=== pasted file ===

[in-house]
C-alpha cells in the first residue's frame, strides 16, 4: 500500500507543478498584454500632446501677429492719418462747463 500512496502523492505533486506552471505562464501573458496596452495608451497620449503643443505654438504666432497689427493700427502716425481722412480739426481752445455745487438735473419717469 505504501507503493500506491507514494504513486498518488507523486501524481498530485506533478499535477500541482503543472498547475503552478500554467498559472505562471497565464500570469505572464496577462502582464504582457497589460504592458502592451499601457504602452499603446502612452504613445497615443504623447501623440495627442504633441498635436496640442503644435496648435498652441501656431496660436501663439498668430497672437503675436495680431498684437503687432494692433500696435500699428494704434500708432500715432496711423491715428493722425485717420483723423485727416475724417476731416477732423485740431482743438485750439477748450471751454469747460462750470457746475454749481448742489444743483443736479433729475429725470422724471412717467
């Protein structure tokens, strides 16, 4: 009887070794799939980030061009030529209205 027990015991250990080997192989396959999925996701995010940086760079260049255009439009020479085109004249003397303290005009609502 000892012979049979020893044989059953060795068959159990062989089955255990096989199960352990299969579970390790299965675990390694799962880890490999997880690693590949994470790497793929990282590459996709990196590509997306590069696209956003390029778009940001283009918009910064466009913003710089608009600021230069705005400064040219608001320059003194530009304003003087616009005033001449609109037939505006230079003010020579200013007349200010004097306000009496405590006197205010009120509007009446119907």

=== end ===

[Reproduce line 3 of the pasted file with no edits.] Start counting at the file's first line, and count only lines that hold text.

């Protein structure tokens, strides 16, 4: 009887070794799939980030061009030529209205 027990015991250990080997192989396959999925996701995010940086760079260049255009439009020479085109004249003397303290005009609502 000892012979049979020893044989059953060795068959159990062989089955255990096989199960352990299969579970390790299965675990390694799962880890490999997880690693590949994470790497793929990282590459996709990196590509997306590069696209956003390029778009940001283009918009910064466009913003710089608009600021230069705005400064040219608001320059003194530009304003003087616009005033001449609109037939505006230079003010020579200013007349200010004097306000009496405590006197205010009120509007009446119907």